Another illustration of the South African defence industry’s decline came in response to a Parliamentary question revealing 15 Denel-built G6 self-propelled howitzers are under repair, three of them for close to three years.
The deterioration of South Africa’s once internationally respected defence industry is reflected in the reply given to Democratic Alliance (DA) deputy shadow public enterprises minister, Michelle Clarke.
Information supplied by Denel, apparently to Public Enterprises Minister Pravin Gordhan, has it 15 of the South African National Defence Force (SANDF) artillery pieces, at one time widely regarded as the epitome of long range ground-based weaponry, are “in process of repair” as part of the Project Muhali upgrade programme at Denel Land Systems (DLS).
Based on its Lyttelton, Centurion, property, DLS is the lead contractor on Project Hoefyster, the much-delayed manufacture and supply of a new infantry combat vehicle to replace the SA Army’s ageing Ratels. When unveiled over 43 years ago Ratel was the first wheeled vehicle of its type in the world – another notable development by South African engineers and technicians in the then local defence industry.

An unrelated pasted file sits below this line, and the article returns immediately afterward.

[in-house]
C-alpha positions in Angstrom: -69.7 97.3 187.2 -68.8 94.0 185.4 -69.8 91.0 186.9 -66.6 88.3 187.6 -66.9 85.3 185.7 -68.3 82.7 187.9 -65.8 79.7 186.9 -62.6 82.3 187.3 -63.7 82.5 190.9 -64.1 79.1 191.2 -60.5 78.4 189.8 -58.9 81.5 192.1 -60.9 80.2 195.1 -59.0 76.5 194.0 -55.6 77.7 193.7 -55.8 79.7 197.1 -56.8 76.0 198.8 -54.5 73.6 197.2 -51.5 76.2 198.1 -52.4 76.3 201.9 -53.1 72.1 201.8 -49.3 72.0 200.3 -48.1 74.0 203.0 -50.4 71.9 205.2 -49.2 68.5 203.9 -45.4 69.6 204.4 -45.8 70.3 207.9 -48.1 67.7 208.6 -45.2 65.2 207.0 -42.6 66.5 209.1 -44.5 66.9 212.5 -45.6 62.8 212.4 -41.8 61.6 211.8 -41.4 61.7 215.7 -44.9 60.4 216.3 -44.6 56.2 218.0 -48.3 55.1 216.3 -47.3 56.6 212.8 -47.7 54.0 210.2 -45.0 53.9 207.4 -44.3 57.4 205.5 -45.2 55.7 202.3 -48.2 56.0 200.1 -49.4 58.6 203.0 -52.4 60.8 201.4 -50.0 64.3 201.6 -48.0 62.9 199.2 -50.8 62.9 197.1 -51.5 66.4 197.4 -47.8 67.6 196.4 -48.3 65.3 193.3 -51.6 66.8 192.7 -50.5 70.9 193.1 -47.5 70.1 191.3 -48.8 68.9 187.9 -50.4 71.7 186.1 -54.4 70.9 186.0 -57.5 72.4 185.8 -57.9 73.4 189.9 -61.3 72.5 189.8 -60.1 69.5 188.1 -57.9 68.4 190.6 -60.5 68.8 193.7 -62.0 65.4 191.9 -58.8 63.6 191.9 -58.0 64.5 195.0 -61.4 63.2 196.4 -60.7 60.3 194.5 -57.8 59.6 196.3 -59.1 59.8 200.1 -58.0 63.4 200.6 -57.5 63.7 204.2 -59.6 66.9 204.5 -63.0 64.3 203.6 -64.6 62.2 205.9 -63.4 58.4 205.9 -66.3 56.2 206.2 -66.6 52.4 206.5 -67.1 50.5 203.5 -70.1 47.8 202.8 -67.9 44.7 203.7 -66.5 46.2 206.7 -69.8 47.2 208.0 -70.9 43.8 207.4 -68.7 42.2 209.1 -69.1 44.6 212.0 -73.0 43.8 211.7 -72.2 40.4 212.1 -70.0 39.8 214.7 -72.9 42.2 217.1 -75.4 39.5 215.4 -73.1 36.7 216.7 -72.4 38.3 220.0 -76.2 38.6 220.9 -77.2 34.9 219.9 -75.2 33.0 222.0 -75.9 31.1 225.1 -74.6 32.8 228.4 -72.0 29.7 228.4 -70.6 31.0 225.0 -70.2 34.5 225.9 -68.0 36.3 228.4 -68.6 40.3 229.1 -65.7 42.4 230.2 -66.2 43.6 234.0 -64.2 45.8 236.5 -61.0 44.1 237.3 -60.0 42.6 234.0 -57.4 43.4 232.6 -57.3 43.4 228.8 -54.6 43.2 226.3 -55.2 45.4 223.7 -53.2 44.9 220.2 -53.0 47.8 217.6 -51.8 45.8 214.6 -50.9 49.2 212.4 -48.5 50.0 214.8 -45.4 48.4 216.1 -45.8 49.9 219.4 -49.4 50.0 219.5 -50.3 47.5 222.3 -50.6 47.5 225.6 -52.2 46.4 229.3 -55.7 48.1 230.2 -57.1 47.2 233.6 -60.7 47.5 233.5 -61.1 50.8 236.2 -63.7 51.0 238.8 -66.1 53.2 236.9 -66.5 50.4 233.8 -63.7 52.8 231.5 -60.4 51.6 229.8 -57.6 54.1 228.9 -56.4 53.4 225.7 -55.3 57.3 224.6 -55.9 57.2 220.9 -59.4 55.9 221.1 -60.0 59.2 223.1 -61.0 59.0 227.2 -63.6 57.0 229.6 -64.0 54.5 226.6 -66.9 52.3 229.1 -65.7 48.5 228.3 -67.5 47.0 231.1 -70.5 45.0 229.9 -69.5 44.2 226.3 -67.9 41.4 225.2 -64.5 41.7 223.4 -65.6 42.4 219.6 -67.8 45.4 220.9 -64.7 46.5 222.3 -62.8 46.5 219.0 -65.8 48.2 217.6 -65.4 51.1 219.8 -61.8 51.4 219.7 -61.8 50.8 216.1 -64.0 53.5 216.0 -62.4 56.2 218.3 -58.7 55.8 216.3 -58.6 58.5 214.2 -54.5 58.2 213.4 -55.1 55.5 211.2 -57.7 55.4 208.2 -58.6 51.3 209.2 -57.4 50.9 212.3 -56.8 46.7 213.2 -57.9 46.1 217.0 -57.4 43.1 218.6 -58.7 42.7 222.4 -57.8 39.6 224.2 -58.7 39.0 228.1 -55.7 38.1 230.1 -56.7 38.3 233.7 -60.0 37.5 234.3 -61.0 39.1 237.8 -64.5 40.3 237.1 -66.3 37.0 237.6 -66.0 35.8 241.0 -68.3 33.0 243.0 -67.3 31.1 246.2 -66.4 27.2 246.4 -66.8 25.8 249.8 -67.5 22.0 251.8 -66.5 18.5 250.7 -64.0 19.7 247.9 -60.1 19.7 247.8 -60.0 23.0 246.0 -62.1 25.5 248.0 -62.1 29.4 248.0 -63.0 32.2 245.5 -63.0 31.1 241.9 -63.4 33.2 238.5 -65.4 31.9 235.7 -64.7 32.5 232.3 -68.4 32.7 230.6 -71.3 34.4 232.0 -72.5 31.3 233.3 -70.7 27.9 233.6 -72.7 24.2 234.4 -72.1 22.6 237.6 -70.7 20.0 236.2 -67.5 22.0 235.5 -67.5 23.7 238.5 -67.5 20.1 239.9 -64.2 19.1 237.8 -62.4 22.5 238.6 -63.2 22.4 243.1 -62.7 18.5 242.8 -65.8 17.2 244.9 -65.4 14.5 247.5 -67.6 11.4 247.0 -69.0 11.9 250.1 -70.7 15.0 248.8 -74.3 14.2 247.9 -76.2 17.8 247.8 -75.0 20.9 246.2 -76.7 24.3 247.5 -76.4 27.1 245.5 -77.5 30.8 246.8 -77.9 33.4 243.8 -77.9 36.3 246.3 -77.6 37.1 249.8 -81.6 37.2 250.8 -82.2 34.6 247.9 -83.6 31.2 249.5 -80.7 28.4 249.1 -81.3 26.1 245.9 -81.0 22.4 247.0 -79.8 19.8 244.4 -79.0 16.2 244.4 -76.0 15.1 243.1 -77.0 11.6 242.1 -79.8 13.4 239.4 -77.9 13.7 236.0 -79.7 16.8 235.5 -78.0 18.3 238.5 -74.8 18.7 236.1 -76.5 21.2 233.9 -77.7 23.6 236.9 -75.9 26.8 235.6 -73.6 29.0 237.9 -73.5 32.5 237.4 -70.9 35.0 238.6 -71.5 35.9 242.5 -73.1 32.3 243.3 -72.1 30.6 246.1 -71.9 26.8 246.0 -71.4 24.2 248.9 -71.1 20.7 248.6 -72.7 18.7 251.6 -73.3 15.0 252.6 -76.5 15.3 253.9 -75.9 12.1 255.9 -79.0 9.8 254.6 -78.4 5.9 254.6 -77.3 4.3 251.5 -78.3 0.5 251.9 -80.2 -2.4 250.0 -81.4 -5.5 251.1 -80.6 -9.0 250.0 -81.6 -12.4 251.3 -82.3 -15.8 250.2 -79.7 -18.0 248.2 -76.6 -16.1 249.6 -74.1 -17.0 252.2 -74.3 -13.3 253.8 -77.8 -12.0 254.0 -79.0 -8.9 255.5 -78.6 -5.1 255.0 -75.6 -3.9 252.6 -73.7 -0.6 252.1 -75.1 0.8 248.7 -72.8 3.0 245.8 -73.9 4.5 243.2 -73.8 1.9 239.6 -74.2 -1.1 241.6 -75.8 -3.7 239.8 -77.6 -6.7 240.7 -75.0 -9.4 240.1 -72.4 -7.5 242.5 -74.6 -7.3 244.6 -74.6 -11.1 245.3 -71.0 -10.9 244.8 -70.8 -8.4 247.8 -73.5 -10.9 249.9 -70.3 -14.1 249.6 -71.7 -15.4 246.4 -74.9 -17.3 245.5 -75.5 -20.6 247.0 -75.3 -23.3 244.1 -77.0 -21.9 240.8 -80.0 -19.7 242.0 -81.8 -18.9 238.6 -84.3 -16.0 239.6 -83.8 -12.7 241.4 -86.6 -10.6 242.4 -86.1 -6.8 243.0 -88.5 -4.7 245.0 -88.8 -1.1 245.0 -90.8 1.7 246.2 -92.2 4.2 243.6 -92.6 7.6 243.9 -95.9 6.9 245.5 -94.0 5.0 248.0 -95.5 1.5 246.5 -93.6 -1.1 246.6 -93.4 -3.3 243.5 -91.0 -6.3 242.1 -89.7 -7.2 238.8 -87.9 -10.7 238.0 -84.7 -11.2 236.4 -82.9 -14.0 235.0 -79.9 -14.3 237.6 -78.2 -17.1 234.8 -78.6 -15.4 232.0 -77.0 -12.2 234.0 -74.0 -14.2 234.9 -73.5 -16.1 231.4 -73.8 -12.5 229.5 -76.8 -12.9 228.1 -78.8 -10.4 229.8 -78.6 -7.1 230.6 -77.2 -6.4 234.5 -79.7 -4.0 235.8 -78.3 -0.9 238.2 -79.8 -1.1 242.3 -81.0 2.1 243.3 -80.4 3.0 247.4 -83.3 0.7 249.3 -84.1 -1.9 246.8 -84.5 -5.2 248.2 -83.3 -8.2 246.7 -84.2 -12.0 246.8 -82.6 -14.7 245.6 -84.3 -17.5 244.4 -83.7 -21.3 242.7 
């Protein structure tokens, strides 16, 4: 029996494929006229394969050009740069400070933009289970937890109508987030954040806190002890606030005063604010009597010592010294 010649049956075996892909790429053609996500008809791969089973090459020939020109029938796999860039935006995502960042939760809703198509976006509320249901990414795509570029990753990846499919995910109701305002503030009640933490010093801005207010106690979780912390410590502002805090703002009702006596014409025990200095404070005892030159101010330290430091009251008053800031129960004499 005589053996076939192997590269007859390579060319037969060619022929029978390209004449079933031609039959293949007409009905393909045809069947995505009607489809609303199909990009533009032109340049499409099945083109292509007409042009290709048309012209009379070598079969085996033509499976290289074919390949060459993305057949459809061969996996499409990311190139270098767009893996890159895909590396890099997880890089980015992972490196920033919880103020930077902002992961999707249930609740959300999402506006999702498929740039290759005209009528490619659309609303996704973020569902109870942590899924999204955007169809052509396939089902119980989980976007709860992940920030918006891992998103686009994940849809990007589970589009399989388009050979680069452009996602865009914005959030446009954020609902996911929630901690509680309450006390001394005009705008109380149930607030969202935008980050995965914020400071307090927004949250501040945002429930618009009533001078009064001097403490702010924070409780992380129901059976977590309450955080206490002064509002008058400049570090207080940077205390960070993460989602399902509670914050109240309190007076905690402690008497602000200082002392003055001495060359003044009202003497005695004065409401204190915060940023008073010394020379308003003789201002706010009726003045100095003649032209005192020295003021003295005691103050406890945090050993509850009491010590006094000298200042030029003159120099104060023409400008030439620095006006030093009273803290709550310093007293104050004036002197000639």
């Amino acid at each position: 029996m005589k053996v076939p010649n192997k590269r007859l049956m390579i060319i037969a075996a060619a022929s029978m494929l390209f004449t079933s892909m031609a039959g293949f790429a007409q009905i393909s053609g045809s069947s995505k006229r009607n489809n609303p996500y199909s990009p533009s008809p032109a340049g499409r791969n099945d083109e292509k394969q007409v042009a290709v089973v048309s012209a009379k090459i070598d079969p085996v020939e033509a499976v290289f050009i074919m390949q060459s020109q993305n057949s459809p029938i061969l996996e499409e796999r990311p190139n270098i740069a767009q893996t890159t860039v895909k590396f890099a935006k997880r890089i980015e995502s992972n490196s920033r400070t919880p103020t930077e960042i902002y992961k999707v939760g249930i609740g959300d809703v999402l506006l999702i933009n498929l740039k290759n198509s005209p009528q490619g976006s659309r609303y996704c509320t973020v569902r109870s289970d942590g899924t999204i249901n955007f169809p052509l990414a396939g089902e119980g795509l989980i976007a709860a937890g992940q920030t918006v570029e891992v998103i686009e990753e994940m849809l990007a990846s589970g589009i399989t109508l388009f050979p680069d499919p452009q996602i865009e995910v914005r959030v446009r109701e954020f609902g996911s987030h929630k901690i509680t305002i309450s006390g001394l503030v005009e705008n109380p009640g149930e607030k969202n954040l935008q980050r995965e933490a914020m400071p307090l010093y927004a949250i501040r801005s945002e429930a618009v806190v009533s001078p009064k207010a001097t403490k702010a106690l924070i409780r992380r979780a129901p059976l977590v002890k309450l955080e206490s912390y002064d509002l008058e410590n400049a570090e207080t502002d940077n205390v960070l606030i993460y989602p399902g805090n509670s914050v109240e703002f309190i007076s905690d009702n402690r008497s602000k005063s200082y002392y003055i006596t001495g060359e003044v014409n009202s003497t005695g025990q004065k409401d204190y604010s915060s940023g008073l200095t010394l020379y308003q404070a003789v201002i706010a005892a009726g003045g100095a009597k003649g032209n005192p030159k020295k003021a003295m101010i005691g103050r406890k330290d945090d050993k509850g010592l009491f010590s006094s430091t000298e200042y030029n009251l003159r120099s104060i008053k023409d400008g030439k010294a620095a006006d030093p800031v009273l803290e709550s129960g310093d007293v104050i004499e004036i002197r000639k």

Clarke was told three GV6 vehicles, as the artillery system is known, were delivered to DLS in September 2018 with a further 11 following in April the next year. One was “stationed” at DLS “to be ready for parades, shows, etc. as required by the SA Army.”
Delays in completing the upgrades to the weapon systems, Clarke was told, “are primarily due to Denel challenges to procure required spares and replacement items” for Muhali upgrades.
The now 34-year-old G6 system had various gun and munitions upgrades with a SA National Defence Force (SANDF) requirement to address system obsolescence identified in 2014. Project Muhali called for redevelopment and supply of obsolete component alternatives, including testing and qualification; fitment of the alternatives to a fleet leader platform and logistic development of components.
Upgrades in terms of Project Muhali, Clarke was informed, are expected to be complete by March 2023 rather than June 2021 as originally planned.
Total value of Project Muhali is, according to Denel, worth R144 million.